Monday, November 19, 2007

Patriots Monday


  • Going to the theatre and going to a sporting event are different experiences. You go to a theater, frequently, and see a work that you already know. You aren't there to learn how it ends, but to appreciate the performances, to see what the artist on stage will come up with on that particular event. You go to a sporting event driven by the thrill of competition - two groups put their best out on the field to determine who walks off the field victorious.

    The 2007 Patriots experience has been more of a theatrical performance more often than not. There's only been one game where there was sporting competition in the 4th quarter. The rest of the time, you're watching to see what the artists are going to do. And how they're going to do it. The game last night was decided before the first quarter was open, but you couldn't turn away. The Patriots are like a how-to demonstration right now. "This is how you pass block. This is how you run a passing play. This is how you approach third down. This is how you step up in the pocket. This is how you beat coverage." It is artistry.

    It has been unbelievable to watch.

    UPDATE: "This isn't an average NFL team blowing out another NFL team. This is one of the great teams of all time, doing work, and it's a pleasure to watch."
    - Michael Holley, WEEI

    Couldn't agree more.


  • And it should be savored and enjoyed. We're seeing something that has never been seen before, and is unlikely to be seen again. I certainly don't expect to see it again in my lifetime. These are the good old days.


  • This may be the first time this has ever been said about a 56-10 game: It was not as close as the final score indicated.

    Seriously.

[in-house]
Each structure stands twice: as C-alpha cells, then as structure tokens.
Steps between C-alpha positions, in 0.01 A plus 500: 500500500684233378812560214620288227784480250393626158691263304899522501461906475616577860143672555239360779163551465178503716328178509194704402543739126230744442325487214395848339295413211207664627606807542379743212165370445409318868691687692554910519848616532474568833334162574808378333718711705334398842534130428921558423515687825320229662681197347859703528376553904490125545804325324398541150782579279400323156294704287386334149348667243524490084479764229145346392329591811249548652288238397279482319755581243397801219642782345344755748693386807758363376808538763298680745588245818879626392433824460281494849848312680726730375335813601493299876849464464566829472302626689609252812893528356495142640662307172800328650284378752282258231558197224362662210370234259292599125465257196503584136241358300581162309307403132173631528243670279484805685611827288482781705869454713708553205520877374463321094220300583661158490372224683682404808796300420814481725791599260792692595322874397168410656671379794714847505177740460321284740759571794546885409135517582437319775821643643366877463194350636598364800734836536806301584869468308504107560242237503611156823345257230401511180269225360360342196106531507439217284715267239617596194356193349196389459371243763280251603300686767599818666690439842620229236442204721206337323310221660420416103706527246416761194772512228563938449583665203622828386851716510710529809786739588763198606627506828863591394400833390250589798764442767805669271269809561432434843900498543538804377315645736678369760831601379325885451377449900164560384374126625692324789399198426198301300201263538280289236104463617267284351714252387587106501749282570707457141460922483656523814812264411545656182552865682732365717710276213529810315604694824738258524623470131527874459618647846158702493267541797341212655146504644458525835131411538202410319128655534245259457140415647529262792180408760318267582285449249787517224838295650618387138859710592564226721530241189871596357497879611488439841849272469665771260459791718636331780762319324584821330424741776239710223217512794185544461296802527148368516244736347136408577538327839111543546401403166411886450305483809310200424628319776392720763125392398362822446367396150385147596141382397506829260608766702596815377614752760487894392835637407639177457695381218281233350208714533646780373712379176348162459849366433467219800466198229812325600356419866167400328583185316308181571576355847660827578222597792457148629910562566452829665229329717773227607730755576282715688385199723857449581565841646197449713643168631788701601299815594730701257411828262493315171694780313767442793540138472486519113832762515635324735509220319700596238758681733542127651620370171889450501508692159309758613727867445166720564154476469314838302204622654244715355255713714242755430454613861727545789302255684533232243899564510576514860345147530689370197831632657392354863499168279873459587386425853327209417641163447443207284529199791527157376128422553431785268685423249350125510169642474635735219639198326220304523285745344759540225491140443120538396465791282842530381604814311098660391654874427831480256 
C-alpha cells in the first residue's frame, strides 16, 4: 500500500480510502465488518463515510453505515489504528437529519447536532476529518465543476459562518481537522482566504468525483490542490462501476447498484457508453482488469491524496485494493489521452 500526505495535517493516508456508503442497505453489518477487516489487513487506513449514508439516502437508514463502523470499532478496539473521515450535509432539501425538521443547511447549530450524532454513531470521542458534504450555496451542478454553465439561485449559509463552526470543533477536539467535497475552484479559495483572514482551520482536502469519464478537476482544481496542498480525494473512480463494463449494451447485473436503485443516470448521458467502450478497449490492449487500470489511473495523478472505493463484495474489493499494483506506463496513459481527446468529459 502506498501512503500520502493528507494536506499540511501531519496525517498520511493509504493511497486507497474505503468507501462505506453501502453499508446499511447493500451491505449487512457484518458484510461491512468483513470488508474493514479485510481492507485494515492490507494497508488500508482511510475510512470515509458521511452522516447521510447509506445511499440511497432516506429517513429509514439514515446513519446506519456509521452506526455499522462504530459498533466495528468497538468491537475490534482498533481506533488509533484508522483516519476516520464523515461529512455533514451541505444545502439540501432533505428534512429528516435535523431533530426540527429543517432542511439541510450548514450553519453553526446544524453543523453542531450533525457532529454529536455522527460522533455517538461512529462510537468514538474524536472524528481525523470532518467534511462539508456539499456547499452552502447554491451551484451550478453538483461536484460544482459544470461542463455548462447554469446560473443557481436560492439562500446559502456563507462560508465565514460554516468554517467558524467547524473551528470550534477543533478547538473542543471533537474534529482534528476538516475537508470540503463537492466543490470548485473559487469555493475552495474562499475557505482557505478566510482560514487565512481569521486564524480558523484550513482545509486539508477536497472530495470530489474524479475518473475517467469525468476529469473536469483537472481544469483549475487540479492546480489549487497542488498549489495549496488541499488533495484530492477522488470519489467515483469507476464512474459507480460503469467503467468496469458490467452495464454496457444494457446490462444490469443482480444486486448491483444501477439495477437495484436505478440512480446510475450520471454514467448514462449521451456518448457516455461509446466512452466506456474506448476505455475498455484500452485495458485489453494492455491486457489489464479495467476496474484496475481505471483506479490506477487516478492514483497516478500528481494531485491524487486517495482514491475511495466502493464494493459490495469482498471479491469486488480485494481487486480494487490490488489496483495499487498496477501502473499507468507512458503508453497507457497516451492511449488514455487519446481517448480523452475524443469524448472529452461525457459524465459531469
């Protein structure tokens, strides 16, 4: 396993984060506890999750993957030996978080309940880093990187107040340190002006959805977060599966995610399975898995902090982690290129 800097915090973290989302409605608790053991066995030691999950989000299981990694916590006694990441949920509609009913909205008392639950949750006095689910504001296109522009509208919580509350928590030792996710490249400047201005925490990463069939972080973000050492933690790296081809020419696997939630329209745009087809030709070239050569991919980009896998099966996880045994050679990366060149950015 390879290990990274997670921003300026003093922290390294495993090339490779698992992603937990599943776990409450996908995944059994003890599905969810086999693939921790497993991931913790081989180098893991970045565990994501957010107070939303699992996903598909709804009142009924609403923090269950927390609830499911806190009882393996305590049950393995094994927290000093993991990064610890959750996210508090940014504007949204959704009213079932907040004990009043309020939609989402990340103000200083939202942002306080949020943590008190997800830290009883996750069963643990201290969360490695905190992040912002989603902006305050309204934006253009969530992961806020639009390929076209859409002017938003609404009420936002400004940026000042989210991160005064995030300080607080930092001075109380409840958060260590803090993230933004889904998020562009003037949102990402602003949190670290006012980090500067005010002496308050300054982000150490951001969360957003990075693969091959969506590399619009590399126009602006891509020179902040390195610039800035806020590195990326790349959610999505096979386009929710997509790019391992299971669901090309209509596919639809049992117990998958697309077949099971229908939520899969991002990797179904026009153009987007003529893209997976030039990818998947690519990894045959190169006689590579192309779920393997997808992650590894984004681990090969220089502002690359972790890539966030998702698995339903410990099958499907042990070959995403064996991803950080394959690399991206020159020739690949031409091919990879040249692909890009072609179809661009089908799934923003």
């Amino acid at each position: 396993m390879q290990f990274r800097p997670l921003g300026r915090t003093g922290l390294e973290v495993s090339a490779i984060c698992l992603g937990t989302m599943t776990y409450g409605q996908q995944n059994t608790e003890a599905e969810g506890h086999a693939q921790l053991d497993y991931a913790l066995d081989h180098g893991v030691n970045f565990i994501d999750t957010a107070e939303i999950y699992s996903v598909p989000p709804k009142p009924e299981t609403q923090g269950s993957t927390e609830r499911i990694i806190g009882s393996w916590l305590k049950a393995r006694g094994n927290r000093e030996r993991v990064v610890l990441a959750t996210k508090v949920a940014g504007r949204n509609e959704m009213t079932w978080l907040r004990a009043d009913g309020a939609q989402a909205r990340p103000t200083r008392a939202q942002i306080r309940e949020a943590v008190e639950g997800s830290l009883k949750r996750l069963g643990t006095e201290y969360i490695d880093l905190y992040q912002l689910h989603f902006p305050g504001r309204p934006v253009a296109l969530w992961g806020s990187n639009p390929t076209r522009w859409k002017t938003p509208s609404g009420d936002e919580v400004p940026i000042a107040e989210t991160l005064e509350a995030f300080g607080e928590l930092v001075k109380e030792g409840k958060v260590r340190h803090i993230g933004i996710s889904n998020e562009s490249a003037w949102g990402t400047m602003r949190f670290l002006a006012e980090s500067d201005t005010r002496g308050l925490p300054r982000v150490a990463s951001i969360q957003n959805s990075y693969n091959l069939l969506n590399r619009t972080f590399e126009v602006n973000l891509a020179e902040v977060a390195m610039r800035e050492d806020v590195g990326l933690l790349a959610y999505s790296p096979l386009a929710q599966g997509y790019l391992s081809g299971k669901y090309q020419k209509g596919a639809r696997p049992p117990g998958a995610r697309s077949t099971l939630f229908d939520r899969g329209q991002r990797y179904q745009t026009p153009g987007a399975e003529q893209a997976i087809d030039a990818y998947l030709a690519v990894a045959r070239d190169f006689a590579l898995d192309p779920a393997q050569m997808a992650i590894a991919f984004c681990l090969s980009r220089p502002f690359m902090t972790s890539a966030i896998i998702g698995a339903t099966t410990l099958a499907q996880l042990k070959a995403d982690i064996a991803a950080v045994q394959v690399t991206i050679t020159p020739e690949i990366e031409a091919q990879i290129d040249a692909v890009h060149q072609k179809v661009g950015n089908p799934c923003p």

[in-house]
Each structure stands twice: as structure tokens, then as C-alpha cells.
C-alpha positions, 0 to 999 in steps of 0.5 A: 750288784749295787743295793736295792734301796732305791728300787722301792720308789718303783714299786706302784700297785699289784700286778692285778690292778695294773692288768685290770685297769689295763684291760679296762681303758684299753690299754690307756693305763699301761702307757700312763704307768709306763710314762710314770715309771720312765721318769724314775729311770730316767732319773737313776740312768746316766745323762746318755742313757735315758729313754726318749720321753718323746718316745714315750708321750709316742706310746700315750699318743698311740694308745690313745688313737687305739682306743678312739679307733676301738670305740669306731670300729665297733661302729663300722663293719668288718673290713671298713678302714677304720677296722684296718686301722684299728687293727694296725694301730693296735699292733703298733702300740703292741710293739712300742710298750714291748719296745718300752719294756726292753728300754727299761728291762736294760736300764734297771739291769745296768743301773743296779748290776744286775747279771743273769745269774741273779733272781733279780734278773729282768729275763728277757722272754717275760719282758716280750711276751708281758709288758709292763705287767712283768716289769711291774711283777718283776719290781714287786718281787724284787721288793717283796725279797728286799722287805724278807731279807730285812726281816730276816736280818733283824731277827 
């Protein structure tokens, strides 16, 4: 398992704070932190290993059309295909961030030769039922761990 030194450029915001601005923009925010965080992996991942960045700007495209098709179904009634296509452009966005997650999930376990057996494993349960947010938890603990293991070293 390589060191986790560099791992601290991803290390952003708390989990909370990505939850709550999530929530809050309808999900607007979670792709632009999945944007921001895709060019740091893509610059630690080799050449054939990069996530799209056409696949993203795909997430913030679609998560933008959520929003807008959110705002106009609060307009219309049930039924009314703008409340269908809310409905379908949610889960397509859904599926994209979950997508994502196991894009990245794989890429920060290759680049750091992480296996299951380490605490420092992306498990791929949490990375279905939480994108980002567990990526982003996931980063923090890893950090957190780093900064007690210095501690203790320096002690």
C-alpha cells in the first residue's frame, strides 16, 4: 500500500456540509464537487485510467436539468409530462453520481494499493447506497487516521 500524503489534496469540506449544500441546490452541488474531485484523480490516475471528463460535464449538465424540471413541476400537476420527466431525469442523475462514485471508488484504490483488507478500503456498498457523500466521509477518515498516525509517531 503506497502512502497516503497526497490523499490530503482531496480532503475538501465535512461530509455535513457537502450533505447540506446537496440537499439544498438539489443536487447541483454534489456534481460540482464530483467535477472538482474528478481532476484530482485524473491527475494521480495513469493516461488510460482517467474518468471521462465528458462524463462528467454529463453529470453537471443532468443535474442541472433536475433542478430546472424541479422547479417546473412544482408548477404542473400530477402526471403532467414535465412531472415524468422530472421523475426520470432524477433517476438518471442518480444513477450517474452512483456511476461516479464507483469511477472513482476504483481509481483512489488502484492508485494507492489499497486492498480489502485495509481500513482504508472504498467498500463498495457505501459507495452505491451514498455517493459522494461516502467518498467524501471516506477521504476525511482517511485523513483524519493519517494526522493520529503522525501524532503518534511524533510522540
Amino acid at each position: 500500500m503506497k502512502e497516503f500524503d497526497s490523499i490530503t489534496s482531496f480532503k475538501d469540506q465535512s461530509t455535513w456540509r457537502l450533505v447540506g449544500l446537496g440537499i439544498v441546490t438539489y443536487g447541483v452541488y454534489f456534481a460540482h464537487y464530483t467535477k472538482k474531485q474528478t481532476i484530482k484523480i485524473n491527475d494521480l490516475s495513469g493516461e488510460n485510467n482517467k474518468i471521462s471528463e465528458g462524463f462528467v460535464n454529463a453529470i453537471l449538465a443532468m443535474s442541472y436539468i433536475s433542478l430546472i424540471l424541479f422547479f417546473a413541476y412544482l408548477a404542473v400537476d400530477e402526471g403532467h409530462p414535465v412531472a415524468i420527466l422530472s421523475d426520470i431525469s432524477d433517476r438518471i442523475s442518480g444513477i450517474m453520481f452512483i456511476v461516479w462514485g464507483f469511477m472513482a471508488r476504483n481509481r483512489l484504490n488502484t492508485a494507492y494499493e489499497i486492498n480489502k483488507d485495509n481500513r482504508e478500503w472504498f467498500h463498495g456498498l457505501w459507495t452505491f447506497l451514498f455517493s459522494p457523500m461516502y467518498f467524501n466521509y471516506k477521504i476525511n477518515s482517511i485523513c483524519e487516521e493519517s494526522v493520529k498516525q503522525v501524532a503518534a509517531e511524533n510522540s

The Patriots scored their last offensive touchdown with over 14 minutes remaining. Brady came out of the game. Their last two offensive drives, both of the drives that Brady played in the second half, took 12 and half minutes, and 22 plays in covering 158 yards. They were killing the clock on the first drive of the second half. There is no way to look at that game and not think that the Patriots could easily have scored 70 had they chosen to.

    And Buffalo's lone touchdown came as a result of a fluke/breakdown/scramble third-down conversion, followed by a badly underthrown ball against perfect coverage. A good pass is picked off, but the pass to Parrish was short, and Hobbs wasn't able to react quickly enough to it.

    The final differential was 46 - it could have been worse. Much worse.


  • Pittsburgh and Indianapolis, the teams with the second and third best point differentials in the NFL, have outscored their opposition by a combined 243 points (124 for the Steelers, 119 for the Colts). The Patriots have outscored theirs by 254.


  • The 1985 Chicago Bears, considered by many to be the greatest team of the Super Bowl era, outscored their opposition by 258 points over 16 games. The Patriots, again, have outscored theirs by 254 over 10.


  • The NFL record for points in a season is 556, set by the 1998 Minnesota Vikings. The Patriots are currently on a pace to score 658 points and break it by 102, over 18%.

    Read that again.

    The NFL's been in business for a long time. When the Vikings set that record, they broke the old record, held by the 1983 Redskins, by 15, a little less than 1 point per game. The Patriots are outscoring the 1998 Vikings by over 6 points per game.


  • Record watch:


    Patriot (and Brady) Record Chase
    TD passesPoints (team)TDs (team)PPG (team)RatingComp %

    Record495567038.8121.1070.55

    Current384115441.1133.9773.96

    Need1214617211

    Average224.332.8335.17


    49 TD passes - Peyton Manning, 2004
    556 points - 1998 Minnesota Vikings
    70 Touchdowns - 1984 Miami Dolphins
    38.8 PPG - 1950 Rams
    121.1 passer rating - Peyton Manning, 2004
    70.55 % completion - Ken Anderson, 1982

    Some of those (TD passes, points, touchdowns) seem inevitable at this point. The team has to continue performing, but something dramatic and drastic would have have to happen for those records not to fall. Assuming that Brady throws another 150-250 passes, he needs to complete 64%-67% of them to take the completion percentage record. The passer rating is a little bit tougher to project, but he's got some room to perform worse than he has so far and still take it.


  • Serious question - what kind of a spread would be required to get you to bet on the Eagles next Sunday night?

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